Alaska files suit against feds over polar bear habitat status
The state of Alaska on Wednesday filed its second lawsuit over polar bears, claiming the federal government's designation of critical habitat for the animals -- an area larger than California -- is excessive and unnecessary.
The state two years ago challenged the federal government's designation of polar bears as a threatened species. That lawsuit is pending before a federal judge in Washington, D.C.
The habitat lawsuit was filed in Anchorage and takes issue with the U.S. Fish and Wildlife Service designating 187,157 square miles as critical habitat for the bears, part of the recovery plan required by law for a species declared threatened or endangered.
The Alaska Oil and Gas Association sued over the habitat issue last week and said it will have economic effects in the tens of millions to billions of dollars. Alaska Gov. Sean Parnell echoed the trade group by saying the designation will mean more red tape for development projects such as offshore drilling.
"The additional regulations, consultations, and likely litigation that would be triggered by this habitat designation would simply delay jobs, and increase the costs of, or even prevent, resource development projects that are crucial for the state," he said in the lawsuit announcement. "All this with no material improvement in polar bear habitat."
Polar bears already are protected by state laws, the federal Marine Mammal Protection Act and international agreements, Parnell said.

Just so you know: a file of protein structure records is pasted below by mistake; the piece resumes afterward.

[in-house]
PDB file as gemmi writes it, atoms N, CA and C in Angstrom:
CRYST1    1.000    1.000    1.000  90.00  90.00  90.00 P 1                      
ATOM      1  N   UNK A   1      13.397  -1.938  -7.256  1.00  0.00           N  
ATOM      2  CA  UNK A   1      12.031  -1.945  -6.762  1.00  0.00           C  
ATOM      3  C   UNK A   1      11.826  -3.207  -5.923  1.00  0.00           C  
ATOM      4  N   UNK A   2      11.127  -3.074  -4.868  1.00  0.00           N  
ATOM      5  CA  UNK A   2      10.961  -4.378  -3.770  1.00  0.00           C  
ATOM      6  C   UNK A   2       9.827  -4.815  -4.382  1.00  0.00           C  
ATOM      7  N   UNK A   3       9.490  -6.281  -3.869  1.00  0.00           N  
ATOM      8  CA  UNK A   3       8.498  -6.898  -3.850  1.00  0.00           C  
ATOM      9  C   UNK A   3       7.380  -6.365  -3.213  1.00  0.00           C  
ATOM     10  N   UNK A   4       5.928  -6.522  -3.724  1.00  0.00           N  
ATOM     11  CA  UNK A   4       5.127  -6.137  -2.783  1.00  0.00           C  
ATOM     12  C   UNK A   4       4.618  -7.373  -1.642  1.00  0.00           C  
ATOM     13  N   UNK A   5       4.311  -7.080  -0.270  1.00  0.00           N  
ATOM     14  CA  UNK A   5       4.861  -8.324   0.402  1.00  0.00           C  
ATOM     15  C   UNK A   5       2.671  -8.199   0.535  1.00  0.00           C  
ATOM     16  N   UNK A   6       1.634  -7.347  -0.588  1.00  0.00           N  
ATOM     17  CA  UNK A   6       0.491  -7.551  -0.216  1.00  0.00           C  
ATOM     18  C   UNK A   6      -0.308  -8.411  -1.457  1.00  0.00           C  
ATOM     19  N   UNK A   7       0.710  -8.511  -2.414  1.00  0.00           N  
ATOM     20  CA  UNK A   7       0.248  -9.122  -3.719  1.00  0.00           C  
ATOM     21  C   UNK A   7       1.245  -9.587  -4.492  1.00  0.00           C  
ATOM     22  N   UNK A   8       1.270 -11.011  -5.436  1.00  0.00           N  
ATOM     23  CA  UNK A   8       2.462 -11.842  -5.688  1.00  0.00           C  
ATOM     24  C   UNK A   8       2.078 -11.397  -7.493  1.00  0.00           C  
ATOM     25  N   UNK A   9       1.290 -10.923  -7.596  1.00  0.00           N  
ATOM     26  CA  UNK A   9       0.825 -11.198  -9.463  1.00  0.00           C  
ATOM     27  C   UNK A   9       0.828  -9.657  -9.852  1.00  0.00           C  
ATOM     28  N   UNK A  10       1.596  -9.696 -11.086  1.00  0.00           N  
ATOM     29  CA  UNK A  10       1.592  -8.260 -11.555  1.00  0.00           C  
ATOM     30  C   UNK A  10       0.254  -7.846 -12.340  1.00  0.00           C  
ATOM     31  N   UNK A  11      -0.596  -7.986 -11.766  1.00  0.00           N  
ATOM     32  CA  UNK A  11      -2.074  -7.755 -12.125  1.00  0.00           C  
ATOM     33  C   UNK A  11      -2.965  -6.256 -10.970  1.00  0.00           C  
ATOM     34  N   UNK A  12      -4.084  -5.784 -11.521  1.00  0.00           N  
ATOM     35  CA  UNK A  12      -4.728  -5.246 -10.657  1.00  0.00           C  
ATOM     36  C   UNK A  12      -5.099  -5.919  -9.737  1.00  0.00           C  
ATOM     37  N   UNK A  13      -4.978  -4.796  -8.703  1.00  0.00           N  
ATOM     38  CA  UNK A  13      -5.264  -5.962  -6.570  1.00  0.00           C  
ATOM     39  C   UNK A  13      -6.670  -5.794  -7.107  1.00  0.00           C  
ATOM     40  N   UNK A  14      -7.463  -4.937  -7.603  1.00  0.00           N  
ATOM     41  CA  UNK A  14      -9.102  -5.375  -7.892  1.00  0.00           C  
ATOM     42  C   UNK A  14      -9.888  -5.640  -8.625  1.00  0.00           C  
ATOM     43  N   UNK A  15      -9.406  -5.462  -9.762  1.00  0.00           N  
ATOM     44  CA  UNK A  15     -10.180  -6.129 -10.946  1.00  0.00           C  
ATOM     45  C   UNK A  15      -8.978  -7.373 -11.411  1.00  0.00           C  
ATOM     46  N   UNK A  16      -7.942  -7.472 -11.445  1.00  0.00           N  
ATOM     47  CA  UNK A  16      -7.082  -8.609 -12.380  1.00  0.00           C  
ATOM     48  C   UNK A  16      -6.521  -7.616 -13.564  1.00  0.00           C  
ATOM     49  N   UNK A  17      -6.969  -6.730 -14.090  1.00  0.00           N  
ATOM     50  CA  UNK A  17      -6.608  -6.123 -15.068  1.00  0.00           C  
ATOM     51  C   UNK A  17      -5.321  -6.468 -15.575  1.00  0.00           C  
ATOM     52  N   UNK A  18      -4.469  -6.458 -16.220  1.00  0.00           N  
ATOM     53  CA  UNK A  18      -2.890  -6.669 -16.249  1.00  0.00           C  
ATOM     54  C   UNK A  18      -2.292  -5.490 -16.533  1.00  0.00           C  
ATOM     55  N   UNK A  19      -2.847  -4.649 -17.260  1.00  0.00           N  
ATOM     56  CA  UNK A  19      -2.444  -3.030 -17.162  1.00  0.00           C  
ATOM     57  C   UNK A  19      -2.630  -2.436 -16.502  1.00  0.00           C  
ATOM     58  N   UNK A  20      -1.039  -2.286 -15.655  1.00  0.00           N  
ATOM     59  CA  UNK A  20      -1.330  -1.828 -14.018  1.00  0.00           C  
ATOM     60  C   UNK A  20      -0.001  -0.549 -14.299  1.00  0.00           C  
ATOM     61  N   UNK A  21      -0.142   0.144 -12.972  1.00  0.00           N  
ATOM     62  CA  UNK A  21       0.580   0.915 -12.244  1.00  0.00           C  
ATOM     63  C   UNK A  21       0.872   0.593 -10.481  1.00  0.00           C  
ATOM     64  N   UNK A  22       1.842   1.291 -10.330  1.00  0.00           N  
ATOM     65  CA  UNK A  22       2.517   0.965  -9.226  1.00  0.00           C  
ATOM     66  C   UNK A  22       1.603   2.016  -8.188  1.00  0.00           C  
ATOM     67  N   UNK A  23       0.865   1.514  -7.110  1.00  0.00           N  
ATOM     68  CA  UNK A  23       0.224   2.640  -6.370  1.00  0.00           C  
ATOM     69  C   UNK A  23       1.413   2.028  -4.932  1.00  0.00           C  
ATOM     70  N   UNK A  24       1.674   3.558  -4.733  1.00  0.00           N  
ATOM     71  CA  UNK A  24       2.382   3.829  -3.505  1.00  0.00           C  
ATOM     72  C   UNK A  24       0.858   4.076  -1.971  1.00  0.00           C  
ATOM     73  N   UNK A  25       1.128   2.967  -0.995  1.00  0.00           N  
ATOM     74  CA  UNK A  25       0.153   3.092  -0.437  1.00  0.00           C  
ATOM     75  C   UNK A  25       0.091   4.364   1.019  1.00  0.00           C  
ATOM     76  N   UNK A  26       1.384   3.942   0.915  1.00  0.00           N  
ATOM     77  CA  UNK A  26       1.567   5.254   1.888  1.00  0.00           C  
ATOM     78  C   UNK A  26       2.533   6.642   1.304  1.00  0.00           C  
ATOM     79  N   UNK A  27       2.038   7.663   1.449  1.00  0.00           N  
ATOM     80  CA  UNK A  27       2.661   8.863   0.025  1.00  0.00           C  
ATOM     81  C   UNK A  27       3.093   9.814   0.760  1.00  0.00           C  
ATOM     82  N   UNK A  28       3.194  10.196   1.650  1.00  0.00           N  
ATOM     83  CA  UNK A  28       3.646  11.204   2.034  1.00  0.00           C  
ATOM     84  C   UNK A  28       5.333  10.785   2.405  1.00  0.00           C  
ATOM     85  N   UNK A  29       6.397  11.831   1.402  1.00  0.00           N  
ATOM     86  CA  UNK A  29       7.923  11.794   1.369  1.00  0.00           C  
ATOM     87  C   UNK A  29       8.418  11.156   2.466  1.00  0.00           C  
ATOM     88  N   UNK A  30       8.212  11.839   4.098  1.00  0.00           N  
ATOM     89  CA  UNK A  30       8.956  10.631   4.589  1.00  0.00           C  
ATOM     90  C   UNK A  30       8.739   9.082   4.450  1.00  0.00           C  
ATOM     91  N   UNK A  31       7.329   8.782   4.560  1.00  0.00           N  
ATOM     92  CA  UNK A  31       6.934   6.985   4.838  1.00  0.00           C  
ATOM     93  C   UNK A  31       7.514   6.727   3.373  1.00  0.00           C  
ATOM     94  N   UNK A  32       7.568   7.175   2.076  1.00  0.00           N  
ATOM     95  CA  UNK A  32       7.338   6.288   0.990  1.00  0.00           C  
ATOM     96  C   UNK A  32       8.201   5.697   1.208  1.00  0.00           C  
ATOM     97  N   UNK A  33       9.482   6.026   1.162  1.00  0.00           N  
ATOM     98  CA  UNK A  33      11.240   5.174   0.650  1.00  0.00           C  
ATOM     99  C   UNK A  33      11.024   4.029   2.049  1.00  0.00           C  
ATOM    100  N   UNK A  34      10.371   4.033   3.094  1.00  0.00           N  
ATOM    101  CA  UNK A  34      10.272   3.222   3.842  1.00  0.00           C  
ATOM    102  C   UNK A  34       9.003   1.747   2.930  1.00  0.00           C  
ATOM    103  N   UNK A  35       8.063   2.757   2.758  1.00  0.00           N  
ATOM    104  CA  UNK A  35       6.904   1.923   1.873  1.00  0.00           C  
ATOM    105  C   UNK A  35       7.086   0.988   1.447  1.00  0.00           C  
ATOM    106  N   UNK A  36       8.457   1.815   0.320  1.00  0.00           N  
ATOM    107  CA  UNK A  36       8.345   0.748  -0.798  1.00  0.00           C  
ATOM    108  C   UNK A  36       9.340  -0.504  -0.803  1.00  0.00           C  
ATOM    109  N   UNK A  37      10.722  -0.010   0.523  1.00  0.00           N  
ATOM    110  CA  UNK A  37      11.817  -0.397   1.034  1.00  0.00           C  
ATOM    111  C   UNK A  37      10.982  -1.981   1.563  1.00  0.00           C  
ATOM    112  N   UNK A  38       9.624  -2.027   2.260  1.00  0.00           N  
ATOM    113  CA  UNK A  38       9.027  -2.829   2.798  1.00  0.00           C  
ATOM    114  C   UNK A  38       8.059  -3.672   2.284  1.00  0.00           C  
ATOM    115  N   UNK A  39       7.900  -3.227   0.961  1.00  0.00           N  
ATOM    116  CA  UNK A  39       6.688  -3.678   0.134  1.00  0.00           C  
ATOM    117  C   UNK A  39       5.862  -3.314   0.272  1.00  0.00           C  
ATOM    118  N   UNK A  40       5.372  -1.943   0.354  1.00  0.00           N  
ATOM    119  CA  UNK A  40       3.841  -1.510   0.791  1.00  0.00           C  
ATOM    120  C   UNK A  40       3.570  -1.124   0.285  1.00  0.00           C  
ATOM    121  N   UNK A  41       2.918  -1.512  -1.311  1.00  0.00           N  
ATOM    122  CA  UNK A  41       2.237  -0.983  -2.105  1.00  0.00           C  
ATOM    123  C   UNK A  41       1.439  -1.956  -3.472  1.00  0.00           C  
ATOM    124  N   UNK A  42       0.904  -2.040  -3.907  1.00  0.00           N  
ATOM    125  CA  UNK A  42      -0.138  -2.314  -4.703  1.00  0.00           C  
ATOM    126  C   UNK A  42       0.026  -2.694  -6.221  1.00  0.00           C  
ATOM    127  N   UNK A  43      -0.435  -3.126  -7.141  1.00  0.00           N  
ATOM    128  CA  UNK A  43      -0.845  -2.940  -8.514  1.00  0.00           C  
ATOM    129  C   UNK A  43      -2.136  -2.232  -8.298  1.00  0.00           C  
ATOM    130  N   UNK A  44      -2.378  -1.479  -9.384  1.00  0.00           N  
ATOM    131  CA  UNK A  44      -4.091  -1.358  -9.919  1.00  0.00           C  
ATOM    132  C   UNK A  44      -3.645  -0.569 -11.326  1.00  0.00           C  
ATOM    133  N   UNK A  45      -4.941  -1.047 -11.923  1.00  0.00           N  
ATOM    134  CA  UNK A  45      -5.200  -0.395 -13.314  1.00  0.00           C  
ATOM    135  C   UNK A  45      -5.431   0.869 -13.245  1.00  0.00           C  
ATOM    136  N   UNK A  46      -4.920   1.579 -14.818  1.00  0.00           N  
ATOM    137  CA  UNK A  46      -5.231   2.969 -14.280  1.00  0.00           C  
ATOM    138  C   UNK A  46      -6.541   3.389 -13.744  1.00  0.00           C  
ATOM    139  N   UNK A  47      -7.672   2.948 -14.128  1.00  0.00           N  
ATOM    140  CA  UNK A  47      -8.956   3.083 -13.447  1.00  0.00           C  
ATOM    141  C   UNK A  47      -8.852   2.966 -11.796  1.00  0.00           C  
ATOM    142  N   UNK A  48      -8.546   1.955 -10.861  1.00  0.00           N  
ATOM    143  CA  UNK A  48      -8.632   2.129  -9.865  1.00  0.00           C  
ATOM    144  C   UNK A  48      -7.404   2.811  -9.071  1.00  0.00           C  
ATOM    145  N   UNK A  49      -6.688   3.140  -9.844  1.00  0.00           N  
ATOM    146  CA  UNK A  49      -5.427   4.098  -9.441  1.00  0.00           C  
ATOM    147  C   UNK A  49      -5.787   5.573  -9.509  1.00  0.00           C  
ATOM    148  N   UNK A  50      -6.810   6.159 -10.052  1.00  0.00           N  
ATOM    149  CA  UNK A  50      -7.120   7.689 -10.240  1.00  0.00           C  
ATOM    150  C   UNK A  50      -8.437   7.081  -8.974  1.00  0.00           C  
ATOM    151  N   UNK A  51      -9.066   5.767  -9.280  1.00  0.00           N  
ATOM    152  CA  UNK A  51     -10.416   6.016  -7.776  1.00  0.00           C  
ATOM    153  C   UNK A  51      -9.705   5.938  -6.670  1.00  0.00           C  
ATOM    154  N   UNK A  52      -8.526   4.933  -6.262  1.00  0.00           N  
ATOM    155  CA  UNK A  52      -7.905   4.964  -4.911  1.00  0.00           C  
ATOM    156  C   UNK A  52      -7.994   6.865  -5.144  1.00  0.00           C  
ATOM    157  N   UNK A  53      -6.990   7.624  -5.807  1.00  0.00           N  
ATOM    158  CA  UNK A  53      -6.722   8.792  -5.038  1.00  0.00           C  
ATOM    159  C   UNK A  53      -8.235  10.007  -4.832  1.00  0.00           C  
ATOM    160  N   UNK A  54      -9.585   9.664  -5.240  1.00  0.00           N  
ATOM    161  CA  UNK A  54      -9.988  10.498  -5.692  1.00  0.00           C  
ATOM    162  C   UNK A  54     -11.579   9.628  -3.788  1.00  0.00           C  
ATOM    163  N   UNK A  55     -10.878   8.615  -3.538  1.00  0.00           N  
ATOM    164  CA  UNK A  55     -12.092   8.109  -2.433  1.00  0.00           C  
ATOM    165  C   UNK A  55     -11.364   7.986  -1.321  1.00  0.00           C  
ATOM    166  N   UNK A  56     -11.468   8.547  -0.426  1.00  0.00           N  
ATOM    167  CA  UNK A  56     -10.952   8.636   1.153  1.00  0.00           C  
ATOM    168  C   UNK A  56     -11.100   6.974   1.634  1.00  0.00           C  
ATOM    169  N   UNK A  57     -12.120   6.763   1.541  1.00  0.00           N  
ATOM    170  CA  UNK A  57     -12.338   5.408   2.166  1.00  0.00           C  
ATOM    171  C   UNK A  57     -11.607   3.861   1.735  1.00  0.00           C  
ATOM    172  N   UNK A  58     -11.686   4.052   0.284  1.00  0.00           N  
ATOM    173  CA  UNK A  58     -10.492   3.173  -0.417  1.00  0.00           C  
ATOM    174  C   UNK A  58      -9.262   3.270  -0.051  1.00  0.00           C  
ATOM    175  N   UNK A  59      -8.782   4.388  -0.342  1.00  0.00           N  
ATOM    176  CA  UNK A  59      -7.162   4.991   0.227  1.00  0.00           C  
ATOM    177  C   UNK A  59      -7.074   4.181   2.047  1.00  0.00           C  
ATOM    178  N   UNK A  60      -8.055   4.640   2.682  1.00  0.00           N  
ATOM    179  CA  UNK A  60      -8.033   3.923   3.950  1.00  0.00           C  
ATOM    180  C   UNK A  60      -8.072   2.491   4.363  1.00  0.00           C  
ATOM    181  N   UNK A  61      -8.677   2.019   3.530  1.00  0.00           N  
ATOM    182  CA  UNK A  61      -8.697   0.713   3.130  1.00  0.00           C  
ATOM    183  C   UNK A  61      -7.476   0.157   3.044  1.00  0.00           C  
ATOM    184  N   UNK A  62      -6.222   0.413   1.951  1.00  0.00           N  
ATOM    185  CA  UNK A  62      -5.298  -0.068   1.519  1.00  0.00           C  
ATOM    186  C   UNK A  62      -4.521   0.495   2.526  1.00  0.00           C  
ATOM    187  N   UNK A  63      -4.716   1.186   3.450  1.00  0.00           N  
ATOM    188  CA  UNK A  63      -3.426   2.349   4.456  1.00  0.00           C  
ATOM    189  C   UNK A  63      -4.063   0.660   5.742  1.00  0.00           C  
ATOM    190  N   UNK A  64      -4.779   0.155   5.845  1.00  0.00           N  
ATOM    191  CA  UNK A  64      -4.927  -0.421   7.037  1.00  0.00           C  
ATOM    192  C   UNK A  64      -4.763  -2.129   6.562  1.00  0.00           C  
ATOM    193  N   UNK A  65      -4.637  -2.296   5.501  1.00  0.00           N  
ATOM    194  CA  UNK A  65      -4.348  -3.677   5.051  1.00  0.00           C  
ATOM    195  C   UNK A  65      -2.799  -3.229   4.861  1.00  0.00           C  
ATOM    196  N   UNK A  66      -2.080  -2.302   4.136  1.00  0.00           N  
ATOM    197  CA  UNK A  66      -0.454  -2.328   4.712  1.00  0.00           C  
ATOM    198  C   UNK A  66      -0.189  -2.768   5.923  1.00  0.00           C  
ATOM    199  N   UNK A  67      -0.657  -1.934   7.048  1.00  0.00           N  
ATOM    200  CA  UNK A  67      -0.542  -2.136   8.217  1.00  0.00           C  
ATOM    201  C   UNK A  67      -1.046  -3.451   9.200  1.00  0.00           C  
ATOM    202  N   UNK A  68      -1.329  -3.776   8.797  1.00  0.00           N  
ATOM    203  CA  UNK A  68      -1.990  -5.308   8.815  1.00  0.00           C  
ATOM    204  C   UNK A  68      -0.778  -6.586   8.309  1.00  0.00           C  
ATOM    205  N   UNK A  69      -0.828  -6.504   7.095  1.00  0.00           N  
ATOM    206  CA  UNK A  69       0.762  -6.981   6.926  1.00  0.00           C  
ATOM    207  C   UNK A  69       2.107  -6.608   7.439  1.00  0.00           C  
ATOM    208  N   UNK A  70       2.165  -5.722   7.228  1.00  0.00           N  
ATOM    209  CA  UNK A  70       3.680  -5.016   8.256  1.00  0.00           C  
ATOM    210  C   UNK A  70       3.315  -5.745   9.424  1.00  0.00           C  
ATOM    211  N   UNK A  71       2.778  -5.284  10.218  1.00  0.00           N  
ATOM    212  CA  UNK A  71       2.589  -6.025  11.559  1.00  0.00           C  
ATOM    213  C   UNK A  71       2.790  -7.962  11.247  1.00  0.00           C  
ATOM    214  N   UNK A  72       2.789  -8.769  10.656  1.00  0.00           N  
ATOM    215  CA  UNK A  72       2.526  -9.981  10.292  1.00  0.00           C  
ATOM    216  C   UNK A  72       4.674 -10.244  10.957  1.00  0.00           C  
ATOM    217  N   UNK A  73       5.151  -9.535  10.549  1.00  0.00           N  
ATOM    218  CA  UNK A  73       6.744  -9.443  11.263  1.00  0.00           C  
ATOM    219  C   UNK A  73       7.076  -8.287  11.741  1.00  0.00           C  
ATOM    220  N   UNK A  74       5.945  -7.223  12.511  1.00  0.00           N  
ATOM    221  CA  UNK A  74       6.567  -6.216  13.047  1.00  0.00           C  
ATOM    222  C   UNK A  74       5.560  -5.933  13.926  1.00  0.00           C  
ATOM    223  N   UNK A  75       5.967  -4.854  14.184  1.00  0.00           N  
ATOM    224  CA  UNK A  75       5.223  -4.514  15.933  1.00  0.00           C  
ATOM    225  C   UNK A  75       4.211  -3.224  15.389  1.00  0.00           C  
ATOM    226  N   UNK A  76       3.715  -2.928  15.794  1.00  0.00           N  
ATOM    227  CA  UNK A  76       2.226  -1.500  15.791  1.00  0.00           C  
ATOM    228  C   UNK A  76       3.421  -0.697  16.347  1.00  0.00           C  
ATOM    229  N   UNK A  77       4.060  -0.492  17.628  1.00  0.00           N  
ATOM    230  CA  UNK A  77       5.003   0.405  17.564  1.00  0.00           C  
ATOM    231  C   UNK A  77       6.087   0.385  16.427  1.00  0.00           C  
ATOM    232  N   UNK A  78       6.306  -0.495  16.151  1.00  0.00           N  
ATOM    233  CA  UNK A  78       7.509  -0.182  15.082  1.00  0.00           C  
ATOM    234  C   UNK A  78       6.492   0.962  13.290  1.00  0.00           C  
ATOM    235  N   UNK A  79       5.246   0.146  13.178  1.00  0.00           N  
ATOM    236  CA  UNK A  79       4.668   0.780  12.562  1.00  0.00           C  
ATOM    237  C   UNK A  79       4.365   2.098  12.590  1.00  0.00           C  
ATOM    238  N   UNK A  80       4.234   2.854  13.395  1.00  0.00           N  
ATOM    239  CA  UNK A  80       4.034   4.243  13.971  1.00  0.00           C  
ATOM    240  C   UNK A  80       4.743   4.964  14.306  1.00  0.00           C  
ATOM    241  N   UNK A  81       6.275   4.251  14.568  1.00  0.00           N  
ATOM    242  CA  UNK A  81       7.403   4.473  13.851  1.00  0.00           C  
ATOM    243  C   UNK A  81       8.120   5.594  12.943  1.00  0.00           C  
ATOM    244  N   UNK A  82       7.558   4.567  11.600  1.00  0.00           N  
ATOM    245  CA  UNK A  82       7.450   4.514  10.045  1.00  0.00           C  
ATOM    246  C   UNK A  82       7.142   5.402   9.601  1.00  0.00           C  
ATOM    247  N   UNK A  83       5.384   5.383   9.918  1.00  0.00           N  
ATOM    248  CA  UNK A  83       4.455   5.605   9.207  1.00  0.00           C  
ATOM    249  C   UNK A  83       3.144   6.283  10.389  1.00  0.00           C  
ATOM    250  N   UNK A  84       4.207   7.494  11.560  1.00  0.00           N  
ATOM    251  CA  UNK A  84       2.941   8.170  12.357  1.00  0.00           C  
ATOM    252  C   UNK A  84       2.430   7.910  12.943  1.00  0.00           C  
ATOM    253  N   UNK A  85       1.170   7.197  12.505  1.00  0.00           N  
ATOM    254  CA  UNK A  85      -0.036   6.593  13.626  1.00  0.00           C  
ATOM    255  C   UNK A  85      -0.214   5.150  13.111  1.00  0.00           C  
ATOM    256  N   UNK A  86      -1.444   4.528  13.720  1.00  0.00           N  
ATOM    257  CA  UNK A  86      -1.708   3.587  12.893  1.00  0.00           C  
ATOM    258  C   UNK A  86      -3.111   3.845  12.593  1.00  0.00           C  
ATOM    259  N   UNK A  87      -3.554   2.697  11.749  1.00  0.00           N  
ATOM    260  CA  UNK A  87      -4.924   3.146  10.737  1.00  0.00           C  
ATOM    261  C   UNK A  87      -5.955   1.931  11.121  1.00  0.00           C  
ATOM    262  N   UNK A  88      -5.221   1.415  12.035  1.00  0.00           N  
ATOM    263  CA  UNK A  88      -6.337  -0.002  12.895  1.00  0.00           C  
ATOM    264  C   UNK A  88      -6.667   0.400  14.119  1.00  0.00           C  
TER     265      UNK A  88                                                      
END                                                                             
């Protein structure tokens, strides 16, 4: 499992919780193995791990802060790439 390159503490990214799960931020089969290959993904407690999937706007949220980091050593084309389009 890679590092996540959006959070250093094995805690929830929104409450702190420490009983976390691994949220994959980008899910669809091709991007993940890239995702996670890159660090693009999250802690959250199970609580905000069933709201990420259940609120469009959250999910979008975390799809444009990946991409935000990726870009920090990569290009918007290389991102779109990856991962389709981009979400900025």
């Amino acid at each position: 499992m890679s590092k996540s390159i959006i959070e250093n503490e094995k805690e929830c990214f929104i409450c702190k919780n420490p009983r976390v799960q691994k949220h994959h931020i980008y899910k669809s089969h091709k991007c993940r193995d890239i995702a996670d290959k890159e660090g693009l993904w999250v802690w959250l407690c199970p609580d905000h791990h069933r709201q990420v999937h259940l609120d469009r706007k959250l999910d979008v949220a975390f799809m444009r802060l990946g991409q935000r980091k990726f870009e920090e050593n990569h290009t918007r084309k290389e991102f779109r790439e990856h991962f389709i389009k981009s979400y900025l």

The Interior Department announced its critical habitat designation in November. It includes large areas of sea ice off the Alaska coast, including areas where petroleum companies hope to drill in the Chukchi and Beaufort seas.
Designation of critical habitat does not automatically block development but requires federal officials to consider whether a proposed action would adversely affect polar bear habitat and interfere with its recovery.
The state contends that the Fish and Wildlife Service designated areas in which little evidence exists of the physical or biological features that are essential to polar bear conservation. Alaska Department of Fish and Game Commissioner Cora Campbell said there's an apparent motive to designate the polar bear's entire range.
"This would be akin to designating the entire migratory pathway for a listed migratory bird species, including the air it might occupy," she said.
The Interior Department under former President George W. Bush declared polar bears a threatened species in 2008 because of diminishing sea ice. Polar bears use sea ice to breed and hunt. Their main prey is ringed seals.
A spokesman for the group that petitioned to list polar bears, the Center for Biological Diversity, said individual animals can cover hundreds of square miles.
"When you have a species that wanders wide distances, obviously it needs large areas of land or ice," said attorney Brendan Cummings. He said the state's argument is flawed.
"They do not have an explanation and I don't see how they can rationally explain how sea ice is not essential," he said.
U.S. Fish and Wildlife Service spokesman Bruce Woods said the agency does not comment on pending or active litigation.
Copyright 2011 Associated Press.
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